Unfriendly Algorithms

I have a friend. He is quite eccentric. Doesn’t talk too much, but is not necessarily a good listener. I have another friend. He is quite rich and equally humble. He is also very funny. He can easily get anxious about small things, but tries to hide it. One friend from many years ago has a big heart. A really BIG heart. He isn’t rich, neither is he eccentric. He talks and listens in equal measure. And there’s another one. He is intelligent. Sometimes too much for his own good. Yet, you could say that he is the epitome of being human (I don’t mean it in the way they declare on T-shirts) – in the true sense of that word. Be-ing Human.

I don’t know if any of these friends would lay down their life for me. I don’t believe any one should lay down their life for any one. If you have to do something with a life, you have to convert it to joy. It doesn’t matter if it’s yours or someone else’s.

Like my friend—another one—who is a sun. I call him that because of his energy. He radiates it, when he is around and everybody breaks out in a summer dance. He doesn’t read much. But, I have a friend who reads a lot. You could call him eccentric – not because he is – but because he likes to think so. My friend who is rich reads little, but understands a lot. Unlike another friend of mine who doesn’t attempt too much of understanding, but is the sweetest person on earth. There is no way you could feel unhappy when you are around her. She is not the sun, so to speak, but you can feel earthly warmth around her, if you know what I mean. I have many friends. Let me tell you about another one. He is, as far as I know, my oldest friend. Not by age. (Perhaps I should say, he has been my friend for the longest time). If you are talking of age, my “oldest” friend will be 70 years next month. My oldest longest friend, I have known since 1980. That’s 33 years. We lost touch for a couple of decades in between. It didn’t matter. When we met, we managed to cover up the couple of decades in a couple of hours. There are other friends. I can tell you all about them. Right now a few are upset with me, a few are away, some busy and the rest – I don’t know what they are up to.

These are my friends from primary school, secondary school, college, and various workplaces. I know some of them because of this blog and one because of Facebook. I’ve met these friends in unique circumstances, at different times, in varying contexts. School, college, and workplace friendships happen through association. What’s important, is to note what happens when you are no longer associated with the institution. What’s even more important, is that you usually cannot decide who your friends will be or should be. It takes two hands to clap and all that jazz.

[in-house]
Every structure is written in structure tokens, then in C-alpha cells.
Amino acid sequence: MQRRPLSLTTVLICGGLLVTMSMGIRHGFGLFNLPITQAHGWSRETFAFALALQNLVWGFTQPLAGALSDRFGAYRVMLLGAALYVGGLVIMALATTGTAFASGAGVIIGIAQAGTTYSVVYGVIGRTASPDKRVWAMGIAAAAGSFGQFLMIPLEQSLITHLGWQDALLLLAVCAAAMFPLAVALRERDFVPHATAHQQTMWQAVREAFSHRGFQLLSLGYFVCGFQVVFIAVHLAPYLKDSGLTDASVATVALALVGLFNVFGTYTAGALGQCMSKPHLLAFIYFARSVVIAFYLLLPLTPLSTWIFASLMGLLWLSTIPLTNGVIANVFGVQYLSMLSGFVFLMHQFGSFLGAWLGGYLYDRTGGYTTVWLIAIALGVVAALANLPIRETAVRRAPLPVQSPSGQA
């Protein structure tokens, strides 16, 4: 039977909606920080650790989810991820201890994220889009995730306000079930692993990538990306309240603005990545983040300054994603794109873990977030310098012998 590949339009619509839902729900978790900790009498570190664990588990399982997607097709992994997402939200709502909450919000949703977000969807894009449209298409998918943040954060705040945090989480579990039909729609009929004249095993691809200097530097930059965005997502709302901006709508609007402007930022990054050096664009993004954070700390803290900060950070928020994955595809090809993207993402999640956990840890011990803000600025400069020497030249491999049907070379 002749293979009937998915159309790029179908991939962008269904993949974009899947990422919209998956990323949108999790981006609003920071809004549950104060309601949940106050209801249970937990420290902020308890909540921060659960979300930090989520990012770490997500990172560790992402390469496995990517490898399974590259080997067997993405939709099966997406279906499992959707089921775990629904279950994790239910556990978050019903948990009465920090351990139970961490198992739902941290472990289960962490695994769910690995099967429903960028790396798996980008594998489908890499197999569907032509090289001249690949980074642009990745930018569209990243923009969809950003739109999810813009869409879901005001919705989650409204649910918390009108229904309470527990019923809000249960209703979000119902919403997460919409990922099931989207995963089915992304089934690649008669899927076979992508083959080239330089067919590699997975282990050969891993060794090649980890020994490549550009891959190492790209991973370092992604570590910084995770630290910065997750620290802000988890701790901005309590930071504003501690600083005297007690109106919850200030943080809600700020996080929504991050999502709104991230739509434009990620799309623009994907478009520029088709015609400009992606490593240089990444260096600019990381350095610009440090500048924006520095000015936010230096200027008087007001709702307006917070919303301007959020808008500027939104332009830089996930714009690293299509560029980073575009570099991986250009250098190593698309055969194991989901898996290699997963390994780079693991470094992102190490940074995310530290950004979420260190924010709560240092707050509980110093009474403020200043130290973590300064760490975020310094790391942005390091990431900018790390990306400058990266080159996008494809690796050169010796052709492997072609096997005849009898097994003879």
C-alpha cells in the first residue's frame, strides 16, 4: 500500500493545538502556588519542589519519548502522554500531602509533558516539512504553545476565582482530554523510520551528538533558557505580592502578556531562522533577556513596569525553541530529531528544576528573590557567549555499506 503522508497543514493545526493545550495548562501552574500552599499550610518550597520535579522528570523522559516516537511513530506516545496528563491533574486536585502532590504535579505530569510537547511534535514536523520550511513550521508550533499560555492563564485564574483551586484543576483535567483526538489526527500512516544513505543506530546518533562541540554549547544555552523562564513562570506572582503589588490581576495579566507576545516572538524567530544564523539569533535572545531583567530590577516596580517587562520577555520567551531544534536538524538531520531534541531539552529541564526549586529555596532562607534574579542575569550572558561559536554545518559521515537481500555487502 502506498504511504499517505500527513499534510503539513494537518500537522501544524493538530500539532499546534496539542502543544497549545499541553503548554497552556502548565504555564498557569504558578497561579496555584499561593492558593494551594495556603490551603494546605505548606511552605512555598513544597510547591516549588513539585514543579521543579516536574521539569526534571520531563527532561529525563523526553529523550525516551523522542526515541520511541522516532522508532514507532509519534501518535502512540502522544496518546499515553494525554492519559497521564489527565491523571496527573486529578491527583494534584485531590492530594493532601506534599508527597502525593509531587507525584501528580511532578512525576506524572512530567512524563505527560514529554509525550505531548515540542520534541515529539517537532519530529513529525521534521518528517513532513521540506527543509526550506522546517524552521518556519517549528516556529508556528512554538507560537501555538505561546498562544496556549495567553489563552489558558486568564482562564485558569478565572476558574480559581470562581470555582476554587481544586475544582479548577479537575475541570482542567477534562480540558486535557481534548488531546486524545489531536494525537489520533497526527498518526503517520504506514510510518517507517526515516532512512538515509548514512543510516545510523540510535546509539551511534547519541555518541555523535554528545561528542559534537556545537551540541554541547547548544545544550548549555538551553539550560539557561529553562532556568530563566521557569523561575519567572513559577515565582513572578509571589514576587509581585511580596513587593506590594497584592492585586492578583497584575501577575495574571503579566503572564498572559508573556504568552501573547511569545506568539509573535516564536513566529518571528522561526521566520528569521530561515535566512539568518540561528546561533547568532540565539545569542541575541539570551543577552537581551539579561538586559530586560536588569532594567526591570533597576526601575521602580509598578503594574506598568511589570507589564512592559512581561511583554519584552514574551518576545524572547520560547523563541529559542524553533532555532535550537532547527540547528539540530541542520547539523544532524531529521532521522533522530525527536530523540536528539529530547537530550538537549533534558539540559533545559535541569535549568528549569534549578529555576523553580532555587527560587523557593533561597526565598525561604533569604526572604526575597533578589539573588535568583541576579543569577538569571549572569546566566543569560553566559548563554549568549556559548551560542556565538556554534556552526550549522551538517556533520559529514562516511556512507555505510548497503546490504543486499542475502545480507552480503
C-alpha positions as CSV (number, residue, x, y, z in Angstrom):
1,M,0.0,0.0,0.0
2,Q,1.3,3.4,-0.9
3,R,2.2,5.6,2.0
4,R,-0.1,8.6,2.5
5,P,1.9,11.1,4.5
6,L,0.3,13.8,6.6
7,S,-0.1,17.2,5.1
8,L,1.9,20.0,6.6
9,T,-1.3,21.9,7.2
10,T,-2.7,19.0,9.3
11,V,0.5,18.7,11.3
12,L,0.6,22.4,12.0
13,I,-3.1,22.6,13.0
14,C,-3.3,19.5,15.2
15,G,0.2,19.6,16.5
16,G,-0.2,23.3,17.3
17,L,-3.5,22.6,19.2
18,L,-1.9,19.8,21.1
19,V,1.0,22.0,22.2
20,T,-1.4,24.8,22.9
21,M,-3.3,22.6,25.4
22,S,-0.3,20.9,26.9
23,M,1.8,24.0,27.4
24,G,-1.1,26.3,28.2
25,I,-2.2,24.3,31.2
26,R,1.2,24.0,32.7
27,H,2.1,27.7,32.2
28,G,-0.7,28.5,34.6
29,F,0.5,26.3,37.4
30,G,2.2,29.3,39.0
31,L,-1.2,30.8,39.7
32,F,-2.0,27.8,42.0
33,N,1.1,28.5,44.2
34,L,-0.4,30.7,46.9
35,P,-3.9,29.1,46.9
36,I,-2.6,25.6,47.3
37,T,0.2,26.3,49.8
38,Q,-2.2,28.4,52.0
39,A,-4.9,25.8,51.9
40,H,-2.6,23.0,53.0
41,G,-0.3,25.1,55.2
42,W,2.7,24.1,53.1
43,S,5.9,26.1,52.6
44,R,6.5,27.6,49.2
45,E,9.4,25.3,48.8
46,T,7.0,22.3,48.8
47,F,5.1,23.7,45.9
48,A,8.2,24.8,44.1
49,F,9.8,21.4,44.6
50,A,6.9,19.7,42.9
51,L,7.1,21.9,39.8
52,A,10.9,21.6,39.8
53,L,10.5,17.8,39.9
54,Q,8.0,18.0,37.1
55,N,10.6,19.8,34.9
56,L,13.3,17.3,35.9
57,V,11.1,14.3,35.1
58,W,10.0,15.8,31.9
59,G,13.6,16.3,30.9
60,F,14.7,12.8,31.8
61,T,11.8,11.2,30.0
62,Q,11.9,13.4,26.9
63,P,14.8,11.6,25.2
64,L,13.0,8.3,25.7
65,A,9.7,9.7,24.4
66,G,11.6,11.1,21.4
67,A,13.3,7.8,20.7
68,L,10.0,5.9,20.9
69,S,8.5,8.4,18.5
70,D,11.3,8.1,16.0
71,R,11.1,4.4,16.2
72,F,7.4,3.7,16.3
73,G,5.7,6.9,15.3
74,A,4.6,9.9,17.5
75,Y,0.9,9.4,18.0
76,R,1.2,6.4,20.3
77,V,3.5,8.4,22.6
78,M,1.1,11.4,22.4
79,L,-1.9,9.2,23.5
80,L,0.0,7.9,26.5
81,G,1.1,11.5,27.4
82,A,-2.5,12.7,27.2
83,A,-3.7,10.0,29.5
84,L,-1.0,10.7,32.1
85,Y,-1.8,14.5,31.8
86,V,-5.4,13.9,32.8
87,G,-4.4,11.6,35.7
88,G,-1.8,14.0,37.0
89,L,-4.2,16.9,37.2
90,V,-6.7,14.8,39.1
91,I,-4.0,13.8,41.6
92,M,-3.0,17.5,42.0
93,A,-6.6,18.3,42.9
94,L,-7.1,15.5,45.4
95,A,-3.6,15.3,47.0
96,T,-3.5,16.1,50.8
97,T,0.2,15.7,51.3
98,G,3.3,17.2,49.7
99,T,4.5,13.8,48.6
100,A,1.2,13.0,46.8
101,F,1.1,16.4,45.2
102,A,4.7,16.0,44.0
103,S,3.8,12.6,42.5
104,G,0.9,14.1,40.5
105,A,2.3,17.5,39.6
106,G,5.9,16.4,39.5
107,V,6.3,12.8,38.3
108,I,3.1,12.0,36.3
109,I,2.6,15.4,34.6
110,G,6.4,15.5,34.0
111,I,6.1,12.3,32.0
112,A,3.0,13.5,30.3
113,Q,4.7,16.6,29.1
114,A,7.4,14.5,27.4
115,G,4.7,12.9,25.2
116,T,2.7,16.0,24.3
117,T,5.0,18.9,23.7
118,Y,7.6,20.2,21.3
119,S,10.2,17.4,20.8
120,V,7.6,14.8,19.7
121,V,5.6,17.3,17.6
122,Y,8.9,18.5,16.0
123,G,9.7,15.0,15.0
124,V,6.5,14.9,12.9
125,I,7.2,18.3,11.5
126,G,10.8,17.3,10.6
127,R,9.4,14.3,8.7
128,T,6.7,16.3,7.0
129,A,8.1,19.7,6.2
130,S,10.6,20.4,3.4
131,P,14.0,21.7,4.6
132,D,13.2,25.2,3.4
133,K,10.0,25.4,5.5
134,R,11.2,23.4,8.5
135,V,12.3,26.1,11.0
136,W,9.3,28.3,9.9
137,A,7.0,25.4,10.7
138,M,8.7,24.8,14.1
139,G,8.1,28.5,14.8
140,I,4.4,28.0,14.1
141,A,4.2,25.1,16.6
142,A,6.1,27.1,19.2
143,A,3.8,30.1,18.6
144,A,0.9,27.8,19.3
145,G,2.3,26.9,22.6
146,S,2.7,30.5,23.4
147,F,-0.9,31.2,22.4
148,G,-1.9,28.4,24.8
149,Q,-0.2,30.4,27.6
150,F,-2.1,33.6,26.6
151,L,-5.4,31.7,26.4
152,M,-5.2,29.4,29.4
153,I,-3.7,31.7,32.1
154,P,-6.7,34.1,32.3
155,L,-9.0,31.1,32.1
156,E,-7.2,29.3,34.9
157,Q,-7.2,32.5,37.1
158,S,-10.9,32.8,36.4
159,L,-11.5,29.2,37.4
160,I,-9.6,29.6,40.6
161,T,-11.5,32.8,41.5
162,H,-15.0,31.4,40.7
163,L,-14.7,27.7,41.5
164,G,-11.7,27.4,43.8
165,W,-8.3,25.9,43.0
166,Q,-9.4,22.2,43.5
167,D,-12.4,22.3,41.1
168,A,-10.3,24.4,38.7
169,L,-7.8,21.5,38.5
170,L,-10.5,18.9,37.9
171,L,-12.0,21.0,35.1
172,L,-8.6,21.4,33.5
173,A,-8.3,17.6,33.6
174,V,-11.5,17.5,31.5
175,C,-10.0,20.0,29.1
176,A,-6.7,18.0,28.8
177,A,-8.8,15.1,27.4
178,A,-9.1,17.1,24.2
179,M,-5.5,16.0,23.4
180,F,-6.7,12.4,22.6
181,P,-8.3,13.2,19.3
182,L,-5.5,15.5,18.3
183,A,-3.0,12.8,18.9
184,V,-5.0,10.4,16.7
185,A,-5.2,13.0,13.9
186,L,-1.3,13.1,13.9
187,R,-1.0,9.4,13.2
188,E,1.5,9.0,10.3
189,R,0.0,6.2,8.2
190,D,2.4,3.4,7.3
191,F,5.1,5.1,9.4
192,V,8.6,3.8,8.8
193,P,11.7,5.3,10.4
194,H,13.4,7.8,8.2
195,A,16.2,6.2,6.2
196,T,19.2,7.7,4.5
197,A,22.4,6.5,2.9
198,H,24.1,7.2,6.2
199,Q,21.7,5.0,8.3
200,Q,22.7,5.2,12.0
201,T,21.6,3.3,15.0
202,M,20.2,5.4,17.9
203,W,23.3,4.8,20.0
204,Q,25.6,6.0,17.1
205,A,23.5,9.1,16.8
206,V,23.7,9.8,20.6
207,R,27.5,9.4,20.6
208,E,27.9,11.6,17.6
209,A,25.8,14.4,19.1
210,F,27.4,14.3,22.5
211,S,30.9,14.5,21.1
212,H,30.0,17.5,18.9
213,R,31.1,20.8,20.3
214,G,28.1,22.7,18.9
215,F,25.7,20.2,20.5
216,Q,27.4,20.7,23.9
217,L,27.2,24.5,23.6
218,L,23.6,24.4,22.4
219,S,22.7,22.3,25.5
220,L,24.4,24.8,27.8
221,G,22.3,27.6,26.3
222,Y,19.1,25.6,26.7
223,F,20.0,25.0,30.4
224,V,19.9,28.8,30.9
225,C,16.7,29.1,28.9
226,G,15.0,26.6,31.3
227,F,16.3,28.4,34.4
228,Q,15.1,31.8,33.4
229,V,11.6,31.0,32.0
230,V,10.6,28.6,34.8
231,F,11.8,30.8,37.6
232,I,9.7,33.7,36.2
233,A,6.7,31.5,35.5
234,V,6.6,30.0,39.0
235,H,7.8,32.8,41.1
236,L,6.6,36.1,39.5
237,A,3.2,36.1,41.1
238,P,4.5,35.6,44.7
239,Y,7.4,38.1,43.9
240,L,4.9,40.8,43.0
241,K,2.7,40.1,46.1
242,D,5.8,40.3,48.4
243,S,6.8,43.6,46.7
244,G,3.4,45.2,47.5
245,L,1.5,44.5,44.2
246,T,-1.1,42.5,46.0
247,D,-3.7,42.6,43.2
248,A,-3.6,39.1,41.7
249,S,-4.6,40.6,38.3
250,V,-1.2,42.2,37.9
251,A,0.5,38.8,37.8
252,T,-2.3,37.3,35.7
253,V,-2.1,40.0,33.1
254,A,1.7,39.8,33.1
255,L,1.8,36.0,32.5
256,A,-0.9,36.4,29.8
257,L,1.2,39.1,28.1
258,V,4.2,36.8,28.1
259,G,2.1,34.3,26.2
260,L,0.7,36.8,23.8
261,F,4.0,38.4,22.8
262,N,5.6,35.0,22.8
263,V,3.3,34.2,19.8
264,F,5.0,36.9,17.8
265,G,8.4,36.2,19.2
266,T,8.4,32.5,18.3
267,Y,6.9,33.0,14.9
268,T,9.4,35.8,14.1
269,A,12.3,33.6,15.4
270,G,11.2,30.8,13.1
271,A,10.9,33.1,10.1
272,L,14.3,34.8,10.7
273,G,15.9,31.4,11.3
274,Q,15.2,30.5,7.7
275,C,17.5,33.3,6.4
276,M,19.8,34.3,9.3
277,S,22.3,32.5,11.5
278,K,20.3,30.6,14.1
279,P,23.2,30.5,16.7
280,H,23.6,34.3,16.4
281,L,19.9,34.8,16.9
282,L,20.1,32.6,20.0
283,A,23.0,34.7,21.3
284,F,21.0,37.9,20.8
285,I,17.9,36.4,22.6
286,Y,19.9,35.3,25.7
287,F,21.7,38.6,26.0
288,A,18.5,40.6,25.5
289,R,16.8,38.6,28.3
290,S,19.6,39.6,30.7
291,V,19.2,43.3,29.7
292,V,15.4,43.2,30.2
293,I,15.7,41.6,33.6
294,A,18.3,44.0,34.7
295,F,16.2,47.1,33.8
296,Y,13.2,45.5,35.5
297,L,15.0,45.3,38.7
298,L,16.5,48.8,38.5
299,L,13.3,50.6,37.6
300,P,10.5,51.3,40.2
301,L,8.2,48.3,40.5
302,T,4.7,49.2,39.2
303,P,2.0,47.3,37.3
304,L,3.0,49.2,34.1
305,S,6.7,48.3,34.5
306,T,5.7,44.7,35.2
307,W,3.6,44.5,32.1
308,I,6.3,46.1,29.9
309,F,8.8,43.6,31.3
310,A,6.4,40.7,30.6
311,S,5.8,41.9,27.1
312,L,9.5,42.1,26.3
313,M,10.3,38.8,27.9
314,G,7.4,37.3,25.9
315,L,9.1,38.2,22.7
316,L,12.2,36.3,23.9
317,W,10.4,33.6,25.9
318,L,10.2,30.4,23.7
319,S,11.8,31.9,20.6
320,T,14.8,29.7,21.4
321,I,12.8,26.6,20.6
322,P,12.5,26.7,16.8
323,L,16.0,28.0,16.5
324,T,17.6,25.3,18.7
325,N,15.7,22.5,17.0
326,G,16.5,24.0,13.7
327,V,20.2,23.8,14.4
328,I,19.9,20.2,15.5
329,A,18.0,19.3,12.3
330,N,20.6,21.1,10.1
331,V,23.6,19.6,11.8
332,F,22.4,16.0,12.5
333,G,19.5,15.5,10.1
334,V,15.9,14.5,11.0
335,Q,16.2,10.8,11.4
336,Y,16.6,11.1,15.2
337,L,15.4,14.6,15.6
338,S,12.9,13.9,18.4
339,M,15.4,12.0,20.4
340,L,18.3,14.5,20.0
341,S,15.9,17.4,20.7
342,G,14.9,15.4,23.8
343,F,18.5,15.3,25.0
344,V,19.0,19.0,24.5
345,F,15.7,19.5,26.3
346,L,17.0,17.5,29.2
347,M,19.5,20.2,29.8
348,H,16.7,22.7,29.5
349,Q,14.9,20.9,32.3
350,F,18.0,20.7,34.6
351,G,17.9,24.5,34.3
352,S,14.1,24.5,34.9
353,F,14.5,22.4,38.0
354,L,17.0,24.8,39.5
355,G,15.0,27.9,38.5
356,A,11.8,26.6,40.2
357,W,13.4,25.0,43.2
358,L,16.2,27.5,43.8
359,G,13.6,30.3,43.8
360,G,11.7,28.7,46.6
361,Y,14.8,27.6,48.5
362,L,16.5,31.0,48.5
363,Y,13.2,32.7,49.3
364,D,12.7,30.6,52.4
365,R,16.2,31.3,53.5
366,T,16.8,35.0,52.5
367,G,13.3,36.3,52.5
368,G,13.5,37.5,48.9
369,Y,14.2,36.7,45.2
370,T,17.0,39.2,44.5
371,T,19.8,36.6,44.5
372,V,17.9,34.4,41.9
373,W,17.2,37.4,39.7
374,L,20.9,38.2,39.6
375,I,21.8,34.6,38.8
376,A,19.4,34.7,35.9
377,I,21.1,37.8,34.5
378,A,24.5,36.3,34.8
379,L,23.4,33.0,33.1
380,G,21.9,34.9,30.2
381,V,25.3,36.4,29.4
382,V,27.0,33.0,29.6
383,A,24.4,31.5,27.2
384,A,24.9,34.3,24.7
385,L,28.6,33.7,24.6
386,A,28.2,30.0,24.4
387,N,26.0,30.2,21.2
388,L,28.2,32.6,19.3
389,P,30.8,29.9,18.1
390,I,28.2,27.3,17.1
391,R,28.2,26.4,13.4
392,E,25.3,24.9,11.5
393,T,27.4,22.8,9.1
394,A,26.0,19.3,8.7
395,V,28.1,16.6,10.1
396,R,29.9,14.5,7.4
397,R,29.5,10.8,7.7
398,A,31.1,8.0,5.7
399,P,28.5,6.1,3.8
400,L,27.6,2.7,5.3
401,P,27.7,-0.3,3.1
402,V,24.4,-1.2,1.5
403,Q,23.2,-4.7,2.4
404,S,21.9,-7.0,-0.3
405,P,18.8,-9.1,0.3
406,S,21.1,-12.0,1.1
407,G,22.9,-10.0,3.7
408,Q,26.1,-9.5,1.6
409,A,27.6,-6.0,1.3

[START DIGRESS]

Brooke Bloom plays Emily Morton in Person of Interest S02-E14. She is creator and founder of a matchmaking site called Alchamentary.  According to the PoI Wikia:

Emily’s social networking program [Alchamentary] not only helped someone find their perfect match regarding relationships but also business and other fields.

Let’s not bother ourselves with what happens in the rest of the episode.

[END DIGRESS]

Instead, let’s bother ourselves with this tweet from Mahendra Palsule:

Yday, after reading more about Netflix’s recommendation algo, I was imagining of an equivalent in life for friends.

It was followed by:

Our friends do perform the algo’s functions, but automating it would be so much more efficient.

I was quick to disagree, but then my disagreement was made redundant by two tweets; one from Mahendra:

OTOH, the human factor would be lost. There is a joy when you connect via someone, which wouldn’t be there anymore.

And the other from Bala (who was a part of this conversation, all through)

Efficient, yes. Effective? Not sure. For some things, I would still trust the human element. Old fashioned 😀

My disagreement was accompanied by my wish to respond in long-form. (This post is the response). To my mind, recommendation algorithms work well with fixed and limited attributes. It’s impossible very difficult to do that with humans. Just because you and I are friends does not mean that he and you will become friends. Actually, you might. But no algorithm can say for sure. That unfriendly algorithm will work on available data – and in these times when we struggle to know our selves – what data can we offer to the algorithm? In spite of all the attributes, we never know how we become friends. Why we become friends. This is one aspect – the human factor or the human element – that’s still a domain that has (thankfully) not yet been ensnared by machines. I hope that it doesn’t happen in my lifetime. I’d detest a machine telling me who I can be friends with.

The first rule of being friends is that we should not want to be friends, with anyone. There is no “making.” We should allow whatever happens with the people we meet. Even after (and if) we become friends. That’s also the last rule of being friends.

The only thing you can do, is keep the faith.

Keep the Faith

Keep the Faith